WSOP entrance at Paris

Three down, one to go

We have arrived. Today is the day for which World Series of Poker officials have simultaneously filled us with excitement and dread. Day 1C of the 2022 WSOP Main Event is in the books, so it is on to Wednesday’s Day 1D, which is expected to be gigantic. The final starting flight is always huge, but this year, we have been warned that it could put the Main Event into record-breaking territory.

Day 1C was almost exactly as large as Days 1A and 1B combined, slightly larger, in fact, with 1,800 entries. Days 1A and 1B had 900 and 880, respectively. Most of the Day 1C players – 1,376 – made it through to Day 2C. That’s more players on one Day 2 flight than there were in the entire Main Event each year through 2003 (the year Chris Moneymaker won and poker…boomed).

Day 2C was originally to be played on Friday, but because of a schedule change this week, Day 2A, 2B, and 2C will all run on Thursday, leaving Day 2D to have Friday to itself.

Ireland’s Patrick Clarke bagged most chips after Day 1C, finishing with 397,200, a total that puts him atop the overall leaderboard after three flights. Two other players eclipsed the 300,000-chip mark on Tuesday: Marcus Stein with 336,800 and David Eldridge with 308,000.

Clarke has over $1.6 million in live tournament earnings (thank you to TheHendonMob for the data), nearly $300,000 of which is from World Series of Poker events.

Raymer, Ensan, Negreanu out

A couple former champs fell by the wayside on Day 1C and will have to wait at least another year to try to put their names in the poker history books once again: 2004 Main Event winner Greg “Fossilman” Raymer and 2019 champion Hossein Ensan. 2015 Main Event bracelet holder Joe McKeehen, however, did make it through to Day 2C with 95,000 chips.

Among the other big names to hit the rail on Tuesday was Daniel Negreanu, who went all-in for his last 1,000 chips (starting stacks were 60,000, to give you and idea how things were going for him) with A-K of spades. Dennis Wilke and two other players continued to the 8-4-5 flop (one spade). Wilke bet when another 8 landed on the turn, forcing one player out. On the river (reports don’t say what the card was), Wilke bet 11,000 and the other player folded; Wilke turned over T-4 of spades for a pair, eliminating Negreanu.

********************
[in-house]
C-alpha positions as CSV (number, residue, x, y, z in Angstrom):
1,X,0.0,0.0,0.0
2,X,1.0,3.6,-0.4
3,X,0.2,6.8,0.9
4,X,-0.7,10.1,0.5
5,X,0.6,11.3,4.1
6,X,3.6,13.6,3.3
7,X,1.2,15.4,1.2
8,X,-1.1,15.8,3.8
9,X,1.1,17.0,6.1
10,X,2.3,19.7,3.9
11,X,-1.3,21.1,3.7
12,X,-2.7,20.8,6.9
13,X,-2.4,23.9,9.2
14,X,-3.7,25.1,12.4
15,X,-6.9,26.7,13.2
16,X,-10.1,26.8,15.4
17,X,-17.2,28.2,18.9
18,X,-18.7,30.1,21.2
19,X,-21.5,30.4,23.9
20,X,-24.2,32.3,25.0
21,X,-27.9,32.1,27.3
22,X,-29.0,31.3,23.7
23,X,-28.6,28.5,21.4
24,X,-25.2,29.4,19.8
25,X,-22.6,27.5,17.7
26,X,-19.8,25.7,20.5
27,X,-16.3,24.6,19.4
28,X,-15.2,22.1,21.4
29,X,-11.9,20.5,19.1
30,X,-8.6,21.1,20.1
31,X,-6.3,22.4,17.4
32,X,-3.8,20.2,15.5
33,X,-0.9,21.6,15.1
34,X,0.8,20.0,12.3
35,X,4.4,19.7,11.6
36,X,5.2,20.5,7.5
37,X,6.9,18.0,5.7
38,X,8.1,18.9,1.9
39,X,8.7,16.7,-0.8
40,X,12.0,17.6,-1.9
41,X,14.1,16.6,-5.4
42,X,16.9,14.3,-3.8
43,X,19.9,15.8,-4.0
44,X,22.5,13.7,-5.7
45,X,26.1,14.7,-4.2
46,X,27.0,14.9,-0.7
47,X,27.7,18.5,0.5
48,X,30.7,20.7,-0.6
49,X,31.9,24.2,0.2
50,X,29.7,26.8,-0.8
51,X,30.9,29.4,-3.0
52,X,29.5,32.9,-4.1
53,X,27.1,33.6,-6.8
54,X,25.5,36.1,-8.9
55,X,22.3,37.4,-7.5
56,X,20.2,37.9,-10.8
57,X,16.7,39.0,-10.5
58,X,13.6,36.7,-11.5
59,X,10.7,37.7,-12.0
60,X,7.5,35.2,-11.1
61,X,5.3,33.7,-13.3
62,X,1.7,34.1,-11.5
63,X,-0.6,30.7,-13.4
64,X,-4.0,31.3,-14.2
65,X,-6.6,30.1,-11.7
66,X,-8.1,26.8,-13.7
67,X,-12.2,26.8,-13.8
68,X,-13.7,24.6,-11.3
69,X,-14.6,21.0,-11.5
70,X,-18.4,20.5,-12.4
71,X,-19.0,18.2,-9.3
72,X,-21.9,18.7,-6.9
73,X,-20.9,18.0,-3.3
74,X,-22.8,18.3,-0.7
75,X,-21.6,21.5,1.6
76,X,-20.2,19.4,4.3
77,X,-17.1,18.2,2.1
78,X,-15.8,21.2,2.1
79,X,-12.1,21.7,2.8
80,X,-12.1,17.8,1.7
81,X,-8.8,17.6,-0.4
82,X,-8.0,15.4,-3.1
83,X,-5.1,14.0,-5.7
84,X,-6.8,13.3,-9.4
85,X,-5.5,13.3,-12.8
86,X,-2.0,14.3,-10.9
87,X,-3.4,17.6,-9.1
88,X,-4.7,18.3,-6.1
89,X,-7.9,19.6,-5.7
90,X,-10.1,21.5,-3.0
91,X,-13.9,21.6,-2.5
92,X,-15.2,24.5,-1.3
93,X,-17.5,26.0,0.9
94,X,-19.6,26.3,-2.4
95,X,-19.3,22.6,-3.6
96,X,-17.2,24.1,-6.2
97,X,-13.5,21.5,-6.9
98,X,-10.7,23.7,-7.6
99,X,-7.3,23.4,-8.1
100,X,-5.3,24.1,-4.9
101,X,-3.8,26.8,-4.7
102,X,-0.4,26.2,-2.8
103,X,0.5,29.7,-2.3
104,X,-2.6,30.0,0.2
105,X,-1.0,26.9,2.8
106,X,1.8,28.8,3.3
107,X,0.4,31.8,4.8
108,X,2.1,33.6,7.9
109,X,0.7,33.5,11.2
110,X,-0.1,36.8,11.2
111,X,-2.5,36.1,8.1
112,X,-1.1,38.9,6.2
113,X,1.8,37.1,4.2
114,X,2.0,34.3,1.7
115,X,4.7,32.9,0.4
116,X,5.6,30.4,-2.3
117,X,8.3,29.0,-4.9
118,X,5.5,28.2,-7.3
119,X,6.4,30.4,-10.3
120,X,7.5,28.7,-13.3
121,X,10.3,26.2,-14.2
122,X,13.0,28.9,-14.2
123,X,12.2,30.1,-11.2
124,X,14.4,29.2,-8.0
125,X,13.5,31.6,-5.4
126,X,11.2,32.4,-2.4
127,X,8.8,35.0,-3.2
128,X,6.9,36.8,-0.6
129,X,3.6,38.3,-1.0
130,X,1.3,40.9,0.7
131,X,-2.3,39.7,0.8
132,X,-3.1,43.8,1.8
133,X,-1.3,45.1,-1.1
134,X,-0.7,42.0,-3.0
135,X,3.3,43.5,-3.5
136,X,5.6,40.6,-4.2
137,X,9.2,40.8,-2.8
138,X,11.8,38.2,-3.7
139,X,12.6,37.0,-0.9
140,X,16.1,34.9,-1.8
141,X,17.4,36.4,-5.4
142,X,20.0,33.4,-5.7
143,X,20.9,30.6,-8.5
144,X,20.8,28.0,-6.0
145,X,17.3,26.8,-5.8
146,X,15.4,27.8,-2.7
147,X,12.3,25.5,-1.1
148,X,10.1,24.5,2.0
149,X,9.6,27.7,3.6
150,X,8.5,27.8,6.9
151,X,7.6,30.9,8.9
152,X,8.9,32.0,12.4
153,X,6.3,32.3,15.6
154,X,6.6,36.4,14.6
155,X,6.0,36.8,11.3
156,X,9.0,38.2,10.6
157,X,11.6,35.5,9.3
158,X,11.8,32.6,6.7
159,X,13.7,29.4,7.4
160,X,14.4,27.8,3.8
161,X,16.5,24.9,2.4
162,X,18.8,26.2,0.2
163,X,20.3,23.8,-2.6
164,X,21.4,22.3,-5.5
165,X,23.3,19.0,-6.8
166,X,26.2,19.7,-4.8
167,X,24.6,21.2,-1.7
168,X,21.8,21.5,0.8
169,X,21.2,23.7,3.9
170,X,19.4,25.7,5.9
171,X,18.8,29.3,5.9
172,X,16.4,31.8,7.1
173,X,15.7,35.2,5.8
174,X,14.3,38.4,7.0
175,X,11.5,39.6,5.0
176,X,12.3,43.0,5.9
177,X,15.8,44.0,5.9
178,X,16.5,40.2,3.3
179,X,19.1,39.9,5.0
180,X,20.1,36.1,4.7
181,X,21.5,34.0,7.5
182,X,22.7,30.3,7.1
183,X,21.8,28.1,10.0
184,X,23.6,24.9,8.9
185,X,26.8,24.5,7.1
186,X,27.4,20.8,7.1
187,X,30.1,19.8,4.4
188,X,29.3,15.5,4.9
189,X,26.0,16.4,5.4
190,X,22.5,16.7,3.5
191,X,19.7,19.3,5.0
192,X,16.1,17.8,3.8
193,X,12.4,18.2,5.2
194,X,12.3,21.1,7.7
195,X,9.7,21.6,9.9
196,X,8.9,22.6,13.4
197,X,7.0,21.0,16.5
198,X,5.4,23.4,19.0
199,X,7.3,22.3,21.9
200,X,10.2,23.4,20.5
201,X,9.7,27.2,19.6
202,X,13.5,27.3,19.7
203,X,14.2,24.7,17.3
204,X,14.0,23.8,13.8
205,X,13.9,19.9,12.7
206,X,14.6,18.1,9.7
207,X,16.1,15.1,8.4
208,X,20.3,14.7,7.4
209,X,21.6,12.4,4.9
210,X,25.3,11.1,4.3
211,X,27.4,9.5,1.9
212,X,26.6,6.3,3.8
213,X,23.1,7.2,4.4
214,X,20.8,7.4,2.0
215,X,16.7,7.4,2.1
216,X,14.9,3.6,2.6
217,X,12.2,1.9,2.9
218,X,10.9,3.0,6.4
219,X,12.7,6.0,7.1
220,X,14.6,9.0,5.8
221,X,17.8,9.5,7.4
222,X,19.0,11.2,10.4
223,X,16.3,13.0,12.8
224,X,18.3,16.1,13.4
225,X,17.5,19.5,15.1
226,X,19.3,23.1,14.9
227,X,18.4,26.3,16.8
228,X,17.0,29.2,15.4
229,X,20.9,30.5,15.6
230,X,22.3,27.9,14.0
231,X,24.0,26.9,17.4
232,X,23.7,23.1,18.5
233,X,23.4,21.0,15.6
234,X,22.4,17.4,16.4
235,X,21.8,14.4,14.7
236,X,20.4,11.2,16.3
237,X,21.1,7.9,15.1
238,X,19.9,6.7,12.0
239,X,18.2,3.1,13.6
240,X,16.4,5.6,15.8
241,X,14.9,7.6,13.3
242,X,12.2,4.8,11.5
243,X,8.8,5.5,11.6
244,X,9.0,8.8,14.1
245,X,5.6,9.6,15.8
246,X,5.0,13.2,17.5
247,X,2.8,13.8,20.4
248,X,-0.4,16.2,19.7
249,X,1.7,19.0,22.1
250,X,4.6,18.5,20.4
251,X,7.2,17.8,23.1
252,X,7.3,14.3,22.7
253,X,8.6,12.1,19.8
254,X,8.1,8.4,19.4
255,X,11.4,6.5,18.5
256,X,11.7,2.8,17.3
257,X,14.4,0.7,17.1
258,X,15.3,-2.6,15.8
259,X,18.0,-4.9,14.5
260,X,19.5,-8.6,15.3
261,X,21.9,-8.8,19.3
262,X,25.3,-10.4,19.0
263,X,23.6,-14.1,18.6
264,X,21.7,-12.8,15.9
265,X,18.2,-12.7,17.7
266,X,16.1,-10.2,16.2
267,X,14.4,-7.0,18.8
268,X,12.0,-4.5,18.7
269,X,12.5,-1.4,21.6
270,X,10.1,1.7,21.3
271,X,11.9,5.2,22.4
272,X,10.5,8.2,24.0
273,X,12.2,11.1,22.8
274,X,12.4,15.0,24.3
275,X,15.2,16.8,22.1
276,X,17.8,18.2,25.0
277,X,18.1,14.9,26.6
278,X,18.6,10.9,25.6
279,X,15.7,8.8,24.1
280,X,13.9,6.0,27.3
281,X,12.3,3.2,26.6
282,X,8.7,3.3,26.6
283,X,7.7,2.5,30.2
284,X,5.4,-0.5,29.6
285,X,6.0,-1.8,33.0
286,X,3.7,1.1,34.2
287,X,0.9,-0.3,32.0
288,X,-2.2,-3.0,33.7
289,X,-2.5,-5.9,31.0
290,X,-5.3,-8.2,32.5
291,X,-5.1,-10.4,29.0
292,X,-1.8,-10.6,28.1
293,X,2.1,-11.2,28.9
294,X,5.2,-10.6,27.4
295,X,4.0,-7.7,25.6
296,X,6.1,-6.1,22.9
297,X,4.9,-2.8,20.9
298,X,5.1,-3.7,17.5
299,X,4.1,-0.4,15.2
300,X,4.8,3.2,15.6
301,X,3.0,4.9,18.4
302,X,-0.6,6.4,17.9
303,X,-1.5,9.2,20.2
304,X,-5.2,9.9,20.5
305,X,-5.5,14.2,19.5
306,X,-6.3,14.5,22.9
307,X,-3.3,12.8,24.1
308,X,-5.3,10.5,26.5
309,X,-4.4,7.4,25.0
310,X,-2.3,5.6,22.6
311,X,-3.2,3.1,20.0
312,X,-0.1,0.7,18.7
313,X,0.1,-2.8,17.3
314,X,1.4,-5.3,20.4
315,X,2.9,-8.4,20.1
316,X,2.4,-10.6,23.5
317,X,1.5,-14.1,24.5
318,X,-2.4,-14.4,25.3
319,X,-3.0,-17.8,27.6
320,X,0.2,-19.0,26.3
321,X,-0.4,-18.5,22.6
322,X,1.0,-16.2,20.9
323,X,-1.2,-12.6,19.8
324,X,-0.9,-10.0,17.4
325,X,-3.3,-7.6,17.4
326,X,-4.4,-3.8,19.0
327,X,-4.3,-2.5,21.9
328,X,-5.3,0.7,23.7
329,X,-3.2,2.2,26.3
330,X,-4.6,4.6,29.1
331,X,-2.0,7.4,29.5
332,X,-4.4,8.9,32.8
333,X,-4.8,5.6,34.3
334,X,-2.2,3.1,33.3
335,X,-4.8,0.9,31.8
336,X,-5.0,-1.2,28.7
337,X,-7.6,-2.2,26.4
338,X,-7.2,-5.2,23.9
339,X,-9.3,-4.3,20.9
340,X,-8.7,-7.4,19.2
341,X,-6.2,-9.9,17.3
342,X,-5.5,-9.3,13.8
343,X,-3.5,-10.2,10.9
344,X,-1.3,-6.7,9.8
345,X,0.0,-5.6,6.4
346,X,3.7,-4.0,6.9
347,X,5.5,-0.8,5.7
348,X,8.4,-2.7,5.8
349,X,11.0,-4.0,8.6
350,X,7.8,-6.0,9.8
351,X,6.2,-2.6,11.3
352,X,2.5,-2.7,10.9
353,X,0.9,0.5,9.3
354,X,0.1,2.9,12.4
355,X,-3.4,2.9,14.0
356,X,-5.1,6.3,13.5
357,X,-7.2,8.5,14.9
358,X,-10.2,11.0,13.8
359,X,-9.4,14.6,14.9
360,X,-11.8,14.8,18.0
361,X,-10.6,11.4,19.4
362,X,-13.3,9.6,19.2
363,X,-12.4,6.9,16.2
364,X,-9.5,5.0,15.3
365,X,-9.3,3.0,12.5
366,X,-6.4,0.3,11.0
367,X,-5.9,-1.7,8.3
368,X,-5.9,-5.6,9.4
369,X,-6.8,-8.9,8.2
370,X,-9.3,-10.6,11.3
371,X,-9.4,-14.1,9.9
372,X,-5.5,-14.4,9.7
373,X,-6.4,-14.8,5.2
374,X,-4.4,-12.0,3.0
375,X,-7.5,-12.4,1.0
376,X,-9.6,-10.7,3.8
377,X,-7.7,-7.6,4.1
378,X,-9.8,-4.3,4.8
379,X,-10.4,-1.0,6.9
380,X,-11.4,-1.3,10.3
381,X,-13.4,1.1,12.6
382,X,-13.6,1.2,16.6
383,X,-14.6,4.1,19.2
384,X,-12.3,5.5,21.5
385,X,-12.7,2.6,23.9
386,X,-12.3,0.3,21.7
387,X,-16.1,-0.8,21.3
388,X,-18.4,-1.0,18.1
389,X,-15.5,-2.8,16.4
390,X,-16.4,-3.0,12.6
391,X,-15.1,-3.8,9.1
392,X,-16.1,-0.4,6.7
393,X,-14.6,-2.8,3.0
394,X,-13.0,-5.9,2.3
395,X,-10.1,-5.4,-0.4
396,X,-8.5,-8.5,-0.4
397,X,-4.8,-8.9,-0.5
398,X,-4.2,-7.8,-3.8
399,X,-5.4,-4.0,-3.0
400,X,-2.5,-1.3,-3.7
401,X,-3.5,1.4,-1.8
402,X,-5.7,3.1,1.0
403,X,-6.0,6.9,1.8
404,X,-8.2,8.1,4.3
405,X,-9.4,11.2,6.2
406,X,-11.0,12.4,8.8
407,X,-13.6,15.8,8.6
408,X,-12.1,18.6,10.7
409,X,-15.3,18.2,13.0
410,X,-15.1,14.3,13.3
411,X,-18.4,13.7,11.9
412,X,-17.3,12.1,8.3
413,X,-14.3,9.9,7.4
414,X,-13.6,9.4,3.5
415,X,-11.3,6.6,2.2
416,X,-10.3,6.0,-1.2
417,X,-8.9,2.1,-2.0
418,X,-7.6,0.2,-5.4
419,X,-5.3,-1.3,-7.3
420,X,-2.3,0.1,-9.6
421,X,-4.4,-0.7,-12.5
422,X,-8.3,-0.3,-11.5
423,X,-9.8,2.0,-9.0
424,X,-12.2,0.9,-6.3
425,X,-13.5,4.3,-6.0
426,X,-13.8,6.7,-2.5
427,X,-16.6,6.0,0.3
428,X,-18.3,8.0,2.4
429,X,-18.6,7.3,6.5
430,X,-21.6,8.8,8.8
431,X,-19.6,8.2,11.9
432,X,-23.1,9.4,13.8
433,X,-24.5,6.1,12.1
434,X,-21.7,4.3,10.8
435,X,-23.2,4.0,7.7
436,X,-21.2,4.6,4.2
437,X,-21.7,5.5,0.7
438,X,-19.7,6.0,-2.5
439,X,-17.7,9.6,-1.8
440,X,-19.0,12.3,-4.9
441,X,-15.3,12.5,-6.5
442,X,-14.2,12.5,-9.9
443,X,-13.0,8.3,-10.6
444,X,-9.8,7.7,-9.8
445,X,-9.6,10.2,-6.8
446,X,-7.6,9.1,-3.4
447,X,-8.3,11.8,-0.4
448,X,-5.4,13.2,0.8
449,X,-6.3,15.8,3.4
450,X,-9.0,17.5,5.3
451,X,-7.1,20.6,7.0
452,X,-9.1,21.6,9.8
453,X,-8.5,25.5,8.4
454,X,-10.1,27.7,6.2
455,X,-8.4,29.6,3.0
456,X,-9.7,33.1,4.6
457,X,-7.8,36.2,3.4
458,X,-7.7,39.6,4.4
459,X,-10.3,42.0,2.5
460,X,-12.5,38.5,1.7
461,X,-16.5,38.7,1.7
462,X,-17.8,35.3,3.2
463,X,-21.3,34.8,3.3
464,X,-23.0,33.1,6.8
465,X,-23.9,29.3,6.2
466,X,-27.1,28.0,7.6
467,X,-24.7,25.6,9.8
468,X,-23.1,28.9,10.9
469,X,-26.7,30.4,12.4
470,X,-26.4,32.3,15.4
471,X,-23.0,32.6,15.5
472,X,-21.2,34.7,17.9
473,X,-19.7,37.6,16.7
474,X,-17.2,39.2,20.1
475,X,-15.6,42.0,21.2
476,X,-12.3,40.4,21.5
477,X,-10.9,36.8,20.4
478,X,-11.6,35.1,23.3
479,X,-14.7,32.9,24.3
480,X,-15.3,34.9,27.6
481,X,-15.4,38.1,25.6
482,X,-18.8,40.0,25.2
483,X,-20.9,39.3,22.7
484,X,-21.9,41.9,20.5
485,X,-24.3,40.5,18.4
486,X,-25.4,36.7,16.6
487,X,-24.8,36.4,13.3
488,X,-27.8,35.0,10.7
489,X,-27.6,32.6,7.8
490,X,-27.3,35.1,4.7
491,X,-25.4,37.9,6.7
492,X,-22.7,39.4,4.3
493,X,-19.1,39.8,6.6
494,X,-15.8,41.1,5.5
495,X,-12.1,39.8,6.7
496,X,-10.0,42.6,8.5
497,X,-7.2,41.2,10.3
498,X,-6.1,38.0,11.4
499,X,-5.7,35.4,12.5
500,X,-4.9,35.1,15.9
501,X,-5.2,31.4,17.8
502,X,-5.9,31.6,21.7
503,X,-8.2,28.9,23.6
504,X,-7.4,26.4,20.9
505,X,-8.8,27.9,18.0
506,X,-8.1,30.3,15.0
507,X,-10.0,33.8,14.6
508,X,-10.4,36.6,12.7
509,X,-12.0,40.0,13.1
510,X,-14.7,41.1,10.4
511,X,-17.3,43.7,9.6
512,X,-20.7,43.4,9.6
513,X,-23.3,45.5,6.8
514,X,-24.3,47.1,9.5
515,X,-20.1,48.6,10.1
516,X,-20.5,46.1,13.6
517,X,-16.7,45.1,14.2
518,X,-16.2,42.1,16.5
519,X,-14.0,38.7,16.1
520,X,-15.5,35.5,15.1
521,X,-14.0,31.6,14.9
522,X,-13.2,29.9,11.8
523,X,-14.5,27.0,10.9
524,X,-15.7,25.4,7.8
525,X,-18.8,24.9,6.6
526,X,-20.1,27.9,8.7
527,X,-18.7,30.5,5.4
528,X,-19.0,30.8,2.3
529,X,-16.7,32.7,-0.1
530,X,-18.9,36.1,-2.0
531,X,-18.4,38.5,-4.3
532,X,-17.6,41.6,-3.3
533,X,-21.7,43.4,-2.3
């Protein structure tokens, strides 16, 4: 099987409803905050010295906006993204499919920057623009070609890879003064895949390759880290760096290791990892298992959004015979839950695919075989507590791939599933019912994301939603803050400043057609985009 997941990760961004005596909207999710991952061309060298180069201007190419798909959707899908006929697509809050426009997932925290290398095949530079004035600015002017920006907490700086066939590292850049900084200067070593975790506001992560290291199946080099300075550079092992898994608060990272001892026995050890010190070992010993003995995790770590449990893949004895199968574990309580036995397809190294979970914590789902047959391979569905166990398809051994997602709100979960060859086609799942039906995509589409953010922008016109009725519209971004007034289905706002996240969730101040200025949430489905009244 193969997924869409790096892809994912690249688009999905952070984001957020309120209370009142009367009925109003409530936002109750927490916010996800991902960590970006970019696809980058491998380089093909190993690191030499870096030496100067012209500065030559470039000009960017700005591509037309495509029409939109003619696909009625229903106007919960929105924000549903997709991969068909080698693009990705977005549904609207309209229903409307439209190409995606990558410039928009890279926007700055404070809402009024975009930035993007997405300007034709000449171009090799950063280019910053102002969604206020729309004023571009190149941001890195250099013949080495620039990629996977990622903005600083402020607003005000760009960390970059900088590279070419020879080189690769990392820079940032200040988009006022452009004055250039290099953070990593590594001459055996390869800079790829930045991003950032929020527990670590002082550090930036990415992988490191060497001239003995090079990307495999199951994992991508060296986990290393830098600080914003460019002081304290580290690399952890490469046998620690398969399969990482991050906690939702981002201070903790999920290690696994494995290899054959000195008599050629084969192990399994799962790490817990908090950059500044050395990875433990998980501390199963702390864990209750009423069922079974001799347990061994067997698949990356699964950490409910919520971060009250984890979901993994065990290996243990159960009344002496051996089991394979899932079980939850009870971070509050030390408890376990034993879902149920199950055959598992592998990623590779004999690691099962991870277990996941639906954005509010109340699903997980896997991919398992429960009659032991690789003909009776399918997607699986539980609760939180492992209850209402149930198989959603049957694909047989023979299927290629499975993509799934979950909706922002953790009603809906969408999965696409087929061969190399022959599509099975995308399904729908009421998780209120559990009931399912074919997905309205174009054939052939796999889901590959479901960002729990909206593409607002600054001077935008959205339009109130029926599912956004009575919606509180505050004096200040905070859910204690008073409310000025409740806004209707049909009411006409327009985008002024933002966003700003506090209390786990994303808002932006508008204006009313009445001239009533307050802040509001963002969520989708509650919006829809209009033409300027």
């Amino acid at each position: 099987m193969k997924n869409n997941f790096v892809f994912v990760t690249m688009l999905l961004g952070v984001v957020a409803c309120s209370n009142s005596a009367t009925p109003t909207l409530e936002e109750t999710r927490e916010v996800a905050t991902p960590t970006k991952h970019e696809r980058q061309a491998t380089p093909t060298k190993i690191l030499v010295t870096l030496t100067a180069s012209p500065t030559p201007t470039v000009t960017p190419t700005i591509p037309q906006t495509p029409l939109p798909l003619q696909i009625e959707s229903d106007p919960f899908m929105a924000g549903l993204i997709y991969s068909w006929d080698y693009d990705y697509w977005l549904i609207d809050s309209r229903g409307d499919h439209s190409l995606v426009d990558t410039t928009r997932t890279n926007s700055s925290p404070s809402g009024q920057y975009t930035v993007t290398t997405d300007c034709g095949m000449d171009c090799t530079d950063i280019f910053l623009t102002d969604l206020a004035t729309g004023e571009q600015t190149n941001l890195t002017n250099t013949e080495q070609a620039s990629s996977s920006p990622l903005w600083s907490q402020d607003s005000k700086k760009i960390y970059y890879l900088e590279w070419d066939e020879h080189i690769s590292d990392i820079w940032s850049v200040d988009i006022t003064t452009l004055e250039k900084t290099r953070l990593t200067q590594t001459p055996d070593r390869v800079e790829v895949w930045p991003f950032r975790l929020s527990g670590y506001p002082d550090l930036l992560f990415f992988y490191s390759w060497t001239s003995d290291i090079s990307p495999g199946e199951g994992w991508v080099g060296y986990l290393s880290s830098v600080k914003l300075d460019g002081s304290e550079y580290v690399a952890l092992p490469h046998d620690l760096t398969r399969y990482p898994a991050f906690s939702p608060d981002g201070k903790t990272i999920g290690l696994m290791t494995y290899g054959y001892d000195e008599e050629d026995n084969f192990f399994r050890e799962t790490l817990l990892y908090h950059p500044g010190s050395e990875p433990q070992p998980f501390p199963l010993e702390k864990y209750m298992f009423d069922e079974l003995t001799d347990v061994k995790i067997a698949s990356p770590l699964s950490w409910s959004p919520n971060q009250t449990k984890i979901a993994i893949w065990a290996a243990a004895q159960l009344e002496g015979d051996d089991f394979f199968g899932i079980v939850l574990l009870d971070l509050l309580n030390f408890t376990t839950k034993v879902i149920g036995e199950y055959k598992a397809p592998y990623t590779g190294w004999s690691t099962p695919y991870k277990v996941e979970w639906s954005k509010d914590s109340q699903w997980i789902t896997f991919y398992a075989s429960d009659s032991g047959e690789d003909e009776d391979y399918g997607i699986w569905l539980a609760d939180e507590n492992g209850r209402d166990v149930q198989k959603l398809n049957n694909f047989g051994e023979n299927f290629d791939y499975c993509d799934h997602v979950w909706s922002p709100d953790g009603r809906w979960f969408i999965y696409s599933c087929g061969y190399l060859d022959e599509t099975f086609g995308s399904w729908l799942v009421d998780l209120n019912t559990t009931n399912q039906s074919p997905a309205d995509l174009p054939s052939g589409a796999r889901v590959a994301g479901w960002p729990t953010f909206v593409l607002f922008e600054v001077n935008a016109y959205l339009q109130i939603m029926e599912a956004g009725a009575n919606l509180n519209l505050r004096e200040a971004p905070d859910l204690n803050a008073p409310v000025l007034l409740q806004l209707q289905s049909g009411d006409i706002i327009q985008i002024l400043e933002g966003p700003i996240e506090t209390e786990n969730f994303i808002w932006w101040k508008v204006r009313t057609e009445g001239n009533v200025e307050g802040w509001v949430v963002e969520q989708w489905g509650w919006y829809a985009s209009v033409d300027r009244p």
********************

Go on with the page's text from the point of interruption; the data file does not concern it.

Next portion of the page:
Though there are still events to come, it has been a disastrous WSOP so far for Daniel Negreanu, who always plays tons of tournaments, gunning for that WSOP Player of the Year title. Counting online events, he does have seven cashes, but for only $119,597 in earnings. For most of us, that would be a wonderful sum of money, but considering how much he has spent on buy-ins ($500,000 in the Super High Roller alone), it’s been a rough Series for Negreanu.

The final starting flight, Day 1D, is today. It will dwarf the other three and is expected to be so large that tournament officials, as mentioned, rearranged the Day 2 schedule. They also encouraged people earlier this week to play in Days 1B or 1C so as to make life a little easier on Day 1D, which will likely start with ten-handed tables. The largest Main Event field of all time was in 2006 at 8,773 runners; with 3,580 in the field already, it would actually be a surprise if the record wasn’t broken this year.

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